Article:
Motivating yourself in these strange times, by Michele Weber Hurwitz

To say we're living in a strange, new normal is the understatement of 2020. This month on the blog, we're talking about motivation, and I freely admit, I don't have much these days! Many of the old, proven strategies -- set goals, find a dedicated writing space, commit to a regular time, try writing prompts when stuck -- just aren't working the way they used to.

My goals don't seem as clear, my writing space has changed with two family members also working at home, and my writing time? What was that again?

But I have found a few silver linings in this dark cloud we're all collectively under, and they are helping to nurture my brain and soul, with the hope that one day, I'll feel motivated again. They are three simple things -- finding peace and joy in nature, taking breaks from news and social media, and finding something good in every day. 

Walking or biking along the forest preserve paths where I live in Illinois has been restorative and has definitely lifted my spirits. I tuck a small notebook in my pocket and stop to jot a few words when inspiration strikes, even if they're just random thoughts that will never be part of a story.

Early in the pandemic, I was addicted to the endless news cycle and checked the apps on my phone numerous times a day. I realized that was making me a nervous wreck, so I lessened how much I read the news. And social media...there are times the noise and chatter are too overwhelming, so I've also reduced the amount of time I spend on Twitter, Facebook, and Instagram. This has cleared space for more positive, hopefully soon-to-be productive thoughts.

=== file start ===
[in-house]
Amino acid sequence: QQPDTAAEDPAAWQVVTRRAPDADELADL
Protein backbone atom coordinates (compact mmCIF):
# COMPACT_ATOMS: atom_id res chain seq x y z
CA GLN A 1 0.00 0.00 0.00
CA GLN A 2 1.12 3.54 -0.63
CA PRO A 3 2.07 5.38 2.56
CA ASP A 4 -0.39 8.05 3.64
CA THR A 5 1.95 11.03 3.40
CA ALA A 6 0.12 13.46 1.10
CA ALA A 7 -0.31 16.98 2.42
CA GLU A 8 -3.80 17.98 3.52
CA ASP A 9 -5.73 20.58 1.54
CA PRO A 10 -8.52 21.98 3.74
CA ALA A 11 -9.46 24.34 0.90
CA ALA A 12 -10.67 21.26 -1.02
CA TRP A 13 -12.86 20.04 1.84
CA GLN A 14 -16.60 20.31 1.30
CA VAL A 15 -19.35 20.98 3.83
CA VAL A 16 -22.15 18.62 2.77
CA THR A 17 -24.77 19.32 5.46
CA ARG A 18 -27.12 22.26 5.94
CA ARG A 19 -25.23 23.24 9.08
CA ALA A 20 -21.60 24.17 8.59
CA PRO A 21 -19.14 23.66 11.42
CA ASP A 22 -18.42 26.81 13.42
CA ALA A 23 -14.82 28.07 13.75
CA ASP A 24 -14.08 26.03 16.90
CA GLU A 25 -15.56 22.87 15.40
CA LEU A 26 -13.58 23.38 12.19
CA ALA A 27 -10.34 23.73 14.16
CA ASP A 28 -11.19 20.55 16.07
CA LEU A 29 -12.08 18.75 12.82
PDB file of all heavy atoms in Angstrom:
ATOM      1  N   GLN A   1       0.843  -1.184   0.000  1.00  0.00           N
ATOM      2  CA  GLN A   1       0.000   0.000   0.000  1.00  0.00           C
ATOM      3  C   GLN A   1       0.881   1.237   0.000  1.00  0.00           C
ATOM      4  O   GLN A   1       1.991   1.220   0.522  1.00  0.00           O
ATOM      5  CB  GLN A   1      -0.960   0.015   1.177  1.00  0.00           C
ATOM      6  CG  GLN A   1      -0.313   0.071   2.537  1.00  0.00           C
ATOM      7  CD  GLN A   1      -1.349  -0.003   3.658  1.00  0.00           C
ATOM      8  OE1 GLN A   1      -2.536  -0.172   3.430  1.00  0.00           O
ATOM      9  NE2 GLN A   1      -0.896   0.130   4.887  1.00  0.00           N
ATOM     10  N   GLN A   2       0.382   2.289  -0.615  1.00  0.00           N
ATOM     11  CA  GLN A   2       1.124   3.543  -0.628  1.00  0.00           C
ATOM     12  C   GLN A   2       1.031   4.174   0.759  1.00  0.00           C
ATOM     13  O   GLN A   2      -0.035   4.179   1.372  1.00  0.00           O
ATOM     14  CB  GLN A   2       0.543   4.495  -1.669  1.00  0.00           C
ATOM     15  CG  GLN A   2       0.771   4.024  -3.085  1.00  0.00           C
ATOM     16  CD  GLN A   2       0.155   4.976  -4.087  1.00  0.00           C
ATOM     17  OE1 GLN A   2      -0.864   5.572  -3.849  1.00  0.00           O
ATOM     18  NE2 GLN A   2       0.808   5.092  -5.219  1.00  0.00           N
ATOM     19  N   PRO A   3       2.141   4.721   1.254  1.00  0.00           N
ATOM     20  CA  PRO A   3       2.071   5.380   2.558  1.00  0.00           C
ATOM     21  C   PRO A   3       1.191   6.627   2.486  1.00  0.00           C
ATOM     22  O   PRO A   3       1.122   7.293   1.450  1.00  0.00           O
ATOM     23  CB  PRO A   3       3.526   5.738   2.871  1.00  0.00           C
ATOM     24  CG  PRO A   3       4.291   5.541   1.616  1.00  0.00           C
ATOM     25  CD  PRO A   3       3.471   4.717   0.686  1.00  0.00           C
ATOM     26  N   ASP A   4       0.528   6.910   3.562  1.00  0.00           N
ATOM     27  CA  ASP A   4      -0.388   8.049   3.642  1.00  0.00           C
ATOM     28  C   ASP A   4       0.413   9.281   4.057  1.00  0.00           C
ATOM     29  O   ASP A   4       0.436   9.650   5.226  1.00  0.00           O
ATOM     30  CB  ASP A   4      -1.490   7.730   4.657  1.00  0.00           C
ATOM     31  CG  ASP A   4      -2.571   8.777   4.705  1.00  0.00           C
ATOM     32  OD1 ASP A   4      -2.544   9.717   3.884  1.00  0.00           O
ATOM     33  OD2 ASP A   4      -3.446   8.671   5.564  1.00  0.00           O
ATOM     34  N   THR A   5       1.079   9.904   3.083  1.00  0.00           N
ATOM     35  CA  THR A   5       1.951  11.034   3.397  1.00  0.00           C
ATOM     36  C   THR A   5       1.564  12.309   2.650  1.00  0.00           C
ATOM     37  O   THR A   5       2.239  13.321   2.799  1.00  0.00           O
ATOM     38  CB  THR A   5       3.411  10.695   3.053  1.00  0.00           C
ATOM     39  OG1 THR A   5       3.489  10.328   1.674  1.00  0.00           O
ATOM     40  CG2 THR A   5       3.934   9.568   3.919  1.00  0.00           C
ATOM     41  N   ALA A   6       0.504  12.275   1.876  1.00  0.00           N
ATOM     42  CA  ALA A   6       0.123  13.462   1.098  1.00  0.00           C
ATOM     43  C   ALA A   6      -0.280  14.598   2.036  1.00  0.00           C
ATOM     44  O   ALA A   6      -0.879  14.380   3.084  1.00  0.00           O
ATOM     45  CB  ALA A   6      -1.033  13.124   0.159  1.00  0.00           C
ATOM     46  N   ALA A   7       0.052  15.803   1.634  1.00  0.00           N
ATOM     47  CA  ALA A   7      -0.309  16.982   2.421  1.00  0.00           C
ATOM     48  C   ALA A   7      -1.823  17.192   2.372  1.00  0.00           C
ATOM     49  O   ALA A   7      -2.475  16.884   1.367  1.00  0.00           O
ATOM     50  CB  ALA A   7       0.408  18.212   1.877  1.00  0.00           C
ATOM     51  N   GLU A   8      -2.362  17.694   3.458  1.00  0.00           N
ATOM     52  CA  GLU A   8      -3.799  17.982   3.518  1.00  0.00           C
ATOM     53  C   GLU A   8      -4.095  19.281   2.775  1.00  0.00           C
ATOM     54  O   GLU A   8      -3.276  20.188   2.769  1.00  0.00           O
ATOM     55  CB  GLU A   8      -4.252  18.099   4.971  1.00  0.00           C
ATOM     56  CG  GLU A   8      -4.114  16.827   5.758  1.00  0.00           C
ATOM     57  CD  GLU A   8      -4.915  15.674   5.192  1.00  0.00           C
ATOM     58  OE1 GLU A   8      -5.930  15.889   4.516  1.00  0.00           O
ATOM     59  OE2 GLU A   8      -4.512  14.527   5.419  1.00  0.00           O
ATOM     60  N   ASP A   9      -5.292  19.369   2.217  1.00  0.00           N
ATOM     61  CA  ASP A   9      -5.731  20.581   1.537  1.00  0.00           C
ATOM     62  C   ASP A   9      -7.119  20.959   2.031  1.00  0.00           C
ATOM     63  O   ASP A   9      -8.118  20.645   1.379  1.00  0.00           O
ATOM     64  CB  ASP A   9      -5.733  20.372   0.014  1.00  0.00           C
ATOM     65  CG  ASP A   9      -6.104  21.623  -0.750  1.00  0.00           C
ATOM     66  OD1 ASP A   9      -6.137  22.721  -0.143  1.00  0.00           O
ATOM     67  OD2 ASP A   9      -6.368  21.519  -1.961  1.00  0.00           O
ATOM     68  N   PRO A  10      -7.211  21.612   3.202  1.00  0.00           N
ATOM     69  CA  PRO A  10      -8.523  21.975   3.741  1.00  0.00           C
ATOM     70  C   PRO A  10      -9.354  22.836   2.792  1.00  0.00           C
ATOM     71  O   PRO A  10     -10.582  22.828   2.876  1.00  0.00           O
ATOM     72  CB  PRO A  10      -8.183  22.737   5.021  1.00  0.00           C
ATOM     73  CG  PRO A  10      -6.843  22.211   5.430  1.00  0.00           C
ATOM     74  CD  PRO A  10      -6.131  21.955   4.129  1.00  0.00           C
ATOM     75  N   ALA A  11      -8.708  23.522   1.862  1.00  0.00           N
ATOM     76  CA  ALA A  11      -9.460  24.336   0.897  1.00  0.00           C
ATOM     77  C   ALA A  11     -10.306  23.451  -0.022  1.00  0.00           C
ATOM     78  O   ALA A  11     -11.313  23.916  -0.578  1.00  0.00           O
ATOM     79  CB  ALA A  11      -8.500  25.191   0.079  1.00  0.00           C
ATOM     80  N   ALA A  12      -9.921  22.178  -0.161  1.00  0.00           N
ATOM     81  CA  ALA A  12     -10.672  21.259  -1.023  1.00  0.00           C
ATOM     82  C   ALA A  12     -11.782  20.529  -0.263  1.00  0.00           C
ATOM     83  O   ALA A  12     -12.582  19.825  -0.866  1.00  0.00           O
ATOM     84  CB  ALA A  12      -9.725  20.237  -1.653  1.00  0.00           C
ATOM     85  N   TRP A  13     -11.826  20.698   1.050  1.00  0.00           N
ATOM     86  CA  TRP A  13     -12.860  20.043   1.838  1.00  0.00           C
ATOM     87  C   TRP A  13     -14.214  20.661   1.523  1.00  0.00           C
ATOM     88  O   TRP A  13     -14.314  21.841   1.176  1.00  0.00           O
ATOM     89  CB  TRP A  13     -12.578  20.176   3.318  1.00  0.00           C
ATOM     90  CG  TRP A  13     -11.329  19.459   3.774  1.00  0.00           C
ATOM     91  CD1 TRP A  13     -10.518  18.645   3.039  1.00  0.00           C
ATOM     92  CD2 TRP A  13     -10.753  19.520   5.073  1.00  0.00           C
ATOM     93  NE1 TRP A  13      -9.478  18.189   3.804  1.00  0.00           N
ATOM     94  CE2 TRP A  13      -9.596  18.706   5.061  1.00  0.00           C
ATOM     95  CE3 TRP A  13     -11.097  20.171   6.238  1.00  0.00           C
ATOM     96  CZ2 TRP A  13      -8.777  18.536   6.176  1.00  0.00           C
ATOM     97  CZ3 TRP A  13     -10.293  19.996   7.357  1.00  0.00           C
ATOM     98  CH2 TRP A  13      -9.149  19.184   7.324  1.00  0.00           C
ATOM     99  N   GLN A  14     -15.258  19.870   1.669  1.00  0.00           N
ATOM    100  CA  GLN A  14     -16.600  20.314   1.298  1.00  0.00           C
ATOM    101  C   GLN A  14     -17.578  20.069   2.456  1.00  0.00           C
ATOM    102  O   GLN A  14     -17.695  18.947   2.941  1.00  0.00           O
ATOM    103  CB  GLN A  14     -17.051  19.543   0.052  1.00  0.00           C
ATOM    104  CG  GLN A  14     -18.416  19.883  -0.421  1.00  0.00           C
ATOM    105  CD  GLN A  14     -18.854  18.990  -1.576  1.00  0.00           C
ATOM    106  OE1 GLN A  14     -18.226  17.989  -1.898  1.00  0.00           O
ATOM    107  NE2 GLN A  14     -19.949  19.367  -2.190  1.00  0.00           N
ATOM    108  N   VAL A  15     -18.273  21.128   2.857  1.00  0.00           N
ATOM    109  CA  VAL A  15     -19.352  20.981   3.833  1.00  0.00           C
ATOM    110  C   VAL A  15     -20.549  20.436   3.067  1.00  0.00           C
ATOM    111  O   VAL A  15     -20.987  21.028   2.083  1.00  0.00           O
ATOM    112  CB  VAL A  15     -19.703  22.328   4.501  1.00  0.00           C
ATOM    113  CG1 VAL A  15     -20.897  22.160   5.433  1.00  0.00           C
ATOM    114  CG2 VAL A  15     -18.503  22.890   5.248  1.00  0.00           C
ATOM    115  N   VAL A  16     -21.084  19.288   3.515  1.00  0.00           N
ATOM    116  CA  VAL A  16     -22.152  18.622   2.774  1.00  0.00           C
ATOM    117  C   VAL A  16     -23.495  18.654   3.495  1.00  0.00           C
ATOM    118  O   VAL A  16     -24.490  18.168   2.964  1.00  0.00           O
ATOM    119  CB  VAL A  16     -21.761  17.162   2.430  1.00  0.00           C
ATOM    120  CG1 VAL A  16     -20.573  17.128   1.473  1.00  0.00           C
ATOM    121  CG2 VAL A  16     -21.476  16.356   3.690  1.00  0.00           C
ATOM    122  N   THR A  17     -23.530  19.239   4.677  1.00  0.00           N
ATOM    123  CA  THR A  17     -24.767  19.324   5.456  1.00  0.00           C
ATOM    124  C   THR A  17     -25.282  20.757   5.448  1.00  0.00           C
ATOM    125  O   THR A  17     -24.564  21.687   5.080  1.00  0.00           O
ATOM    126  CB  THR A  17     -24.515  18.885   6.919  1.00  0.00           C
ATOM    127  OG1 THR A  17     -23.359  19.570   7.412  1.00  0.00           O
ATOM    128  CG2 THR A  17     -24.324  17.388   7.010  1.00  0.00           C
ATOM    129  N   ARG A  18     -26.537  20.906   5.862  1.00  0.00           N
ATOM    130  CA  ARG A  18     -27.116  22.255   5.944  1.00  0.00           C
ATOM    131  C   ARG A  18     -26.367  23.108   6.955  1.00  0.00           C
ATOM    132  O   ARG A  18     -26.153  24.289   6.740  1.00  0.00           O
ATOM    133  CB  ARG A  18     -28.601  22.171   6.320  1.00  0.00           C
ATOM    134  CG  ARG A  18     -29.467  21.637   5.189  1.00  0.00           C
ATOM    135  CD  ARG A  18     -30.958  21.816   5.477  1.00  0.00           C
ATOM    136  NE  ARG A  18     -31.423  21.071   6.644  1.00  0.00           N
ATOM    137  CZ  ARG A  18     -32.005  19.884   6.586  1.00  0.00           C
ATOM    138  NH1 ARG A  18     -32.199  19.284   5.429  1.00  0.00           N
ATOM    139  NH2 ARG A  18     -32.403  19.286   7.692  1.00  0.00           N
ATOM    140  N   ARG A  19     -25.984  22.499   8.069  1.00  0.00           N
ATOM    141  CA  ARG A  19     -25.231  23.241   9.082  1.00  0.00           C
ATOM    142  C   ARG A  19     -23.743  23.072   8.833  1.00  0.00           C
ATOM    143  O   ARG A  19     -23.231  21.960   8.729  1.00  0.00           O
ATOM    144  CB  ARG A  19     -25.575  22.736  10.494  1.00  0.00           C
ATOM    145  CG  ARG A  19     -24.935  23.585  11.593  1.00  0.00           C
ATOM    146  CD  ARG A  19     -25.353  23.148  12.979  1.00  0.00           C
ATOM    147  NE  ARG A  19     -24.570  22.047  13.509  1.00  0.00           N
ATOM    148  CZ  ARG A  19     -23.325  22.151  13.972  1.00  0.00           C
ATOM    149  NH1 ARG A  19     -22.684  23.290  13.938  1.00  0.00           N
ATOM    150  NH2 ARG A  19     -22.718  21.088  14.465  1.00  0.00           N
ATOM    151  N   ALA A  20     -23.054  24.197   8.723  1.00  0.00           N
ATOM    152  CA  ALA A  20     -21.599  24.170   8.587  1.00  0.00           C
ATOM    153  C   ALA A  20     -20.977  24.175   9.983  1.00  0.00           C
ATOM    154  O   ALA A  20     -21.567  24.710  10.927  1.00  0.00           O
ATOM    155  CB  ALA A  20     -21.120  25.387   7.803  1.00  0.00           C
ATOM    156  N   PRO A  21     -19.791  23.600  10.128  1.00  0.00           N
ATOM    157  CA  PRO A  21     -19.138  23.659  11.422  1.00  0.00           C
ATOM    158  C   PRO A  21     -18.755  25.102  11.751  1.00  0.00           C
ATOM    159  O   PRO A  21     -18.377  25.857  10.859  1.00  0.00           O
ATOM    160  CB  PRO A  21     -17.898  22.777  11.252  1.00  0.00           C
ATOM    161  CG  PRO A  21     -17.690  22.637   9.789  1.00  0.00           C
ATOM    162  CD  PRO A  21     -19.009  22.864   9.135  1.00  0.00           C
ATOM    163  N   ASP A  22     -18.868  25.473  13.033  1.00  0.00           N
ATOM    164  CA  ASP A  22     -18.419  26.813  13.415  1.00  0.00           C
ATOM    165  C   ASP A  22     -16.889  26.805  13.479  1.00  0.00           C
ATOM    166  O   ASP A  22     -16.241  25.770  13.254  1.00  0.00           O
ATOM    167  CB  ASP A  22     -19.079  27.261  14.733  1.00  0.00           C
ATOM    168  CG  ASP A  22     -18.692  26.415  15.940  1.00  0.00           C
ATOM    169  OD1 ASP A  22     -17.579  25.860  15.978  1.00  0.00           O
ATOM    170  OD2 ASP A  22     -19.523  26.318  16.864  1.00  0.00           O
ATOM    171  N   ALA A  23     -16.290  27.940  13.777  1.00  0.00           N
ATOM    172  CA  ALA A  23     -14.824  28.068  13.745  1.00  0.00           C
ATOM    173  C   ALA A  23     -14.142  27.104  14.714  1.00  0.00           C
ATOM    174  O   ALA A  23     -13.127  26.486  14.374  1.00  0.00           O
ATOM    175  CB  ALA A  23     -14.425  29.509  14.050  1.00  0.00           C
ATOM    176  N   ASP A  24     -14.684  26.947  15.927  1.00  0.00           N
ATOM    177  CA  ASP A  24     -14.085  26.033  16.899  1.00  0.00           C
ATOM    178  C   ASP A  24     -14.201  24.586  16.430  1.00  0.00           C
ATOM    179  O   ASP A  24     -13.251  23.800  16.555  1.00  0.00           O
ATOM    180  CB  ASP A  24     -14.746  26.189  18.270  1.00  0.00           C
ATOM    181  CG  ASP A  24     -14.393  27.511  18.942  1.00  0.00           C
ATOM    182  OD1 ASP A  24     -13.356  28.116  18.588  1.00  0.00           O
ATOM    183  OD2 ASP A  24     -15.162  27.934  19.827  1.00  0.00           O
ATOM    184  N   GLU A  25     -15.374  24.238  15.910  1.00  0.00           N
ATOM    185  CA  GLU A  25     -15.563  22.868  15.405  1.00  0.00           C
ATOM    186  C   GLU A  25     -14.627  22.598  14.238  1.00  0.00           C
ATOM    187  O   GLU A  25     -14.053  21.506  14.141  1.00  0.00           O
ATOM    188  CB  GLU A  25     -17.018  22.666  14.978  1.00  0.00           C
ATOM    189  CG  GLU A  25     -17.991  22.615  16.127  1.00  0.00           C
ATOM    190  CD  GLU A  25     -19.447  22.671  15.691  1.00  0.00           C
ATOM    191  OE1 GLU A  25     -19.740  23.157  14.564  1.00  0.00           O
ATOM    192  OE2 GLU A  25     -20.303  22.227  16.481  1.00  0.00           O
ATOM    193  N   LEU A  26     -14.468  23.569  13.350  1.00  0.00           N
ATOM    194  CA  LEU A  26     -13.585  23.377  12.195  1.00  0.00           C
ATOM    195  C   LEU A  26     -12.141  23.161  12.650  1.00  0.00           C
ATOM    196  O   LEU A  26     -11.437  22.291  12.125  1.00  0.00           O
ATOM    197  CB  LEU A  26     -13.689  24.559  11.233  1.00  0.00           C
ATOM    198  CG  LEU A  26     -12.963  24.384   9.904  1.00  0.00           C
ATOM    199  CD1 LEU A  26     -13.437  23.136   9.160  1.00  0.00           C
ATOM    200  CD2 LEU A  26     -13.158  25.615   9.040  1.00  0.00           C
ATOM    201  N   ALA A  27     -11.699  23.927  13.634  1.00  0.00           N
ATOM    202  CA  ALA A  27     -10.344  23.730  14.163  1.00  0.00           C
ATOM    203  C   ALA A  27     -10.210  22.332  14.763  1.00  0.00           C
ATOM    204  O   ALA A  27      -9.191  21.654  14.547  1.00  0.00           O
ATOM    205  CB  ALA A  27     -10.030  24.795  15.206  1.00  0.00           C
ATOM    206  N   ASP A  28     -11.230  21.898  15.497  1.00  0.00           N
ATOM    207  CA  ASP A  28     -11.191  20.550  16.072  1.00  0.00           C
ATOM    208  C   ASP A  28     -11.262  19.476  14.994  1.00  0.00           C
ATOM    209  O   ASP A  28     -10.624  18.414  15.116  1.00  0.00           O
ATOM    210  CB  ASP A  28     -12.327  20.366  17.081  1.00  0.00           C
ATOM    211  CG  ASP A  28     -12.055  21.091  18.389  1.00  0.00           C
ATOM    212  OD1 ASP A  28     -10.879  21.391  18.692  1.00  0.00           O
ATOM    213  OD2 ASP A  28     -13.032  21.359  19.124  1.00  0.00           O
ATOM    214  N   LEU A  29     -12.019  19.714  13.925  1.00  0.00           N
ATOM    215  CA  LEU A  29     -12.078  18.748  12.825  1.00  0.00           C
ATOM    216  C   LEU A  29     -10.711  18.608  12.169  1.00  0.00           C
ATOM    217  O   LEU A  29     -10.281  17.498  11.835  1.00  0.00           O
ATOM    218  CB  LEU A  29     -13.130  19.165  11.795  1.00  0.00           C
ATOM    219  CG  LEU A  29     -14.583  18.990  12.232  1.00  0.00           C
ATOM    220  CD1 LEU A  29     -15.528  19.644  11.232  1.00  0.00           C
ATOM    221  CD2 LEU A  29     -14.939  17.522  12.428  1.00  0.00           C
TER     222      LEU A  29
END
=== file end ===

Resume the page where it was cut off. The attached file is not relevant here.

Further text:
Finding something good and happy is easy, because all it takes is noticing. There's an older woman in my neighborhood who walks every day. She's very hunched over, and can barely lift her head, but she's outside, pushing her walker over the bumps in the sidewalk and inching along. I said hello the other day and introduced myself. The few shared words warmed my heart, and I hope, hers.

I've been noticing things more than I used to, which I've read so many of us are doing, like ordinary parts of the world are suddenly more present. The intricate, fascinating way a bird's nest is constructed. How the wind sways the wildflowers in back of my house and how they always stand up straight again. Raindrops sliding down a window pane. The mesmerizing flight of a hummingbird.

If you're struggling with motivation too, my advice is to let it be right now. Put down your phone, get outside, and notice. That's the work of a writer too.

Michele Weber Hurwitz is the author of five middle grade novels, from Random House and Simon & Schuster. Find her online at